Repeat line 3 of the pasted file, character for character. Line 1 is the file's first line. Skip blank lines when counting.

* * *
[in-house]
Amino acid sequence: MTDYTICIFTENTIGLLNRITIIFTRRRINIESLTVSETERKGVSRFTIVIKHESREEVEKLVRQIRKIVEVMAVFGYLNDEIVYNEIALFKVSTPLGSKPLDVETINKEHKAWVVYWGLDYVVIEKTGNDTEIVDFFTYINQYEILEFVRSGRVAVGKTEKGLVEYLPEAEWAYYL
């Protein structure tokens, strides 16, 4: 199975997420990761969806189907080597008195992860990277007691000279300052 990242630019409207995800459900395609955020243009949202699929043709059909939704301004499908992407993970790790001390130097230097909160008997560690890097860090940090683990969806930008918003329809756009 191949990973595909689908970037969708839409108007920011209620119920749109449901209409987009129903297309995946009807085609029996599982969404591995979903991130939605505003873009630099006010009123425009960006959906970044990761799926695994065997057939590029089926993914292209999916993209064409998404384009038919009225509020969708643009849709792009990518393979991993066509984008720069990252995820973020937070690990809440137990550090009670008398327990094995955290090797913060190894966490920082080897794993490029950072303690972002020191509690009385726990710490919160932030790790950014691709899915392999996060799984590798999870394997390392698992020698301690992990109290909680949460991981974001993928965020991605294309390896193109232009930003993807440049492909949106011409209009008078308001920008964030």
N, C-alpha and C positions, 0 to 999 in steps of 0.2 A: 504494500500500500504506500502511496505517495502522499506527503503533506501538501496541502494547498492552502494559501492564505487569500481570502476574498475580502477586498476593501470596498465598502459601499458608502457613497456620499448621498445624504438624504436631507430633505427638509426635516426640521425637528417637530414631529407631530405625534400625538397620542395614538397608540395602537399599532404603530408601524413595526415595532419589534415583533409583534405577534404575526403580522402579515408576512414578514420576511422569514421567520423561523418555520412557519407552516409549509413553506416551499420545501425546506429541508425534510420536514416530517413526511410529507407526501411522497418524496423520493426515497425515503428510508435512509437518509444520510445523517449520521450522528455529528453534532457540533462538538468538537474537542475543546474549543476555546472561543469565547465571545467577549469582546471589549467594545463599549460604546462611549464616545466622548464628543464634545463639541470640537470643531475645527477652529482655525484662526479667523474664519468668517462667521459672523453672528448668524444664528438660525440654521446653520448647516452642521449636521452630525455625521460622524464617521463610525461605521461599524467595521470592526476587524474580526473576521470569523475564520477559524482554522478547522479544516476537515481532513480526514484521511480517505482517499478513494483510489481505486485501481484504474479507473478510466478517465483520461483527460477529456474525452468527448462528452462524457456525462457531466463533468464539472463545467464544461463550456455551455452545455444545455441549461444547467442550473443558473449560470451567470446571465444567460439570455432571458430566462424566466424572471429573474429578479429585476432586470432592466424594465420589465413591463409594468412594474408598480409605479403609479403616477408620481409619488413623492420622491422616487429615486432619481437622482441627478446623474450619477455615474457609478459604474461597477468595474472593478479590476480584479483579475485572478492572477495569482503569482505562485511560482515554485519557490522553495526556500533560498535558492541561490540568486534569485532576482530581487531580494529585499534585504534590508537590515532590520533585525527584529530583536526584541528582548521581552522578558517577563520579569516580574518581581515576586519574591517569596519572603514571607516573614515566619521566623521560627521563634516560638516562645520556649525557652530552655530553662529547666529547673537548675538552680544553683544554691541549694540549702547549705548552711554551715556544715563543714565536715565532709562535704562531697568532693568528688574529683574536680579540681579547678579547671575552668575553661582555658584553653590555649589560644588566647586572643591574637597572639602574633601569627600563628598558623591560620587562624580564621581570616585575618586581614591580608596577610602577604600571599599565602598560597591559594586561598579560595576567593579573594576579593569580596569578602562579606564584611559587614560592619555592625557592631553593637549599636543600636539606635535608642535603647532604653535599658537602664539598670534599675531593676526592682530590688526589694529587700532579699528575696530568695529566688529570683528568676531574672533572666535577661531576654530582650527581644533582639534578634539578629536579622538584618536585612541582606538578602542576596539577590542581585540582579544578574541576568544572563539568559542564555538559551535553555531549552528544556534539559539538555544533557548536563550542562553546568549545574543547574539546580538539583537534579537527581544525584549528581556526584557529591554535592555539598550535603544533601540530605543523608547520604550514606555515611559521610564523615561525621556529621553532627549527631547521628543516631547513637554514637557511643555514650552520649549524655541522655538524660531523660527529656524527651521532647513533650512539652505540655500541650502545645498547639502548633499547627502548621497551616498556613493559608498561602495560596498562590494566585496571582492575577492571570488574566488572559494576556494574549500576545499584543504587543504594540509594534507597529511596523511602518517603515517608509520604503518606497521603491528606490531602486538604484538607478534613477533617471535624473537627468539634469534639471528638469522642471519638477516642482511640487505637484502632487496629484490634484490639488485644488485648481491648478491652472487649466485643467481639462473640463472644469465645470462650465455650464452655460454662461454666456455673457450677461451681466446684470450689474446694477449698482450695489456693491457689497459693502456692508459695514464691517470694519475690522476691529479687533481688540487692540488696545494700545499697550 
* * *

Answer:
């Protein structure tokens, strides 16, 4: 199975997420990761969806189907080597008195992860990277007691000279300052 990242630019409207995800459900395609955020243009949202699929043709059909939704301004499908992407993970790790001390130097230097909160008997560690890097860090940090683990969806930008918003329809756009 191949990973595909689908970037969708839409108007920011209620119920749109449901209409987009129903297309995946009807085609029996599982969404591995979903991130939605505003873009630099006010009123425009960006959906970044990761799926695994065997057939590029089926993914292209999916993209064409998404384009038919009225509020969708643009849709792009990518393979991993066509984008720069990252995820973020937070690990809440137990550090009670008398327990094995955290090797913060190894966490920082080897794993490029950072303690972002020191509690009385726990710490919160932030790790950014691709899915392999996060799984590798999870394997390392698992020698301690992990109290909680949460991981974001993928965020991605294309390896193109232009930003993807440049492909949106011409209009008078308001920008964030």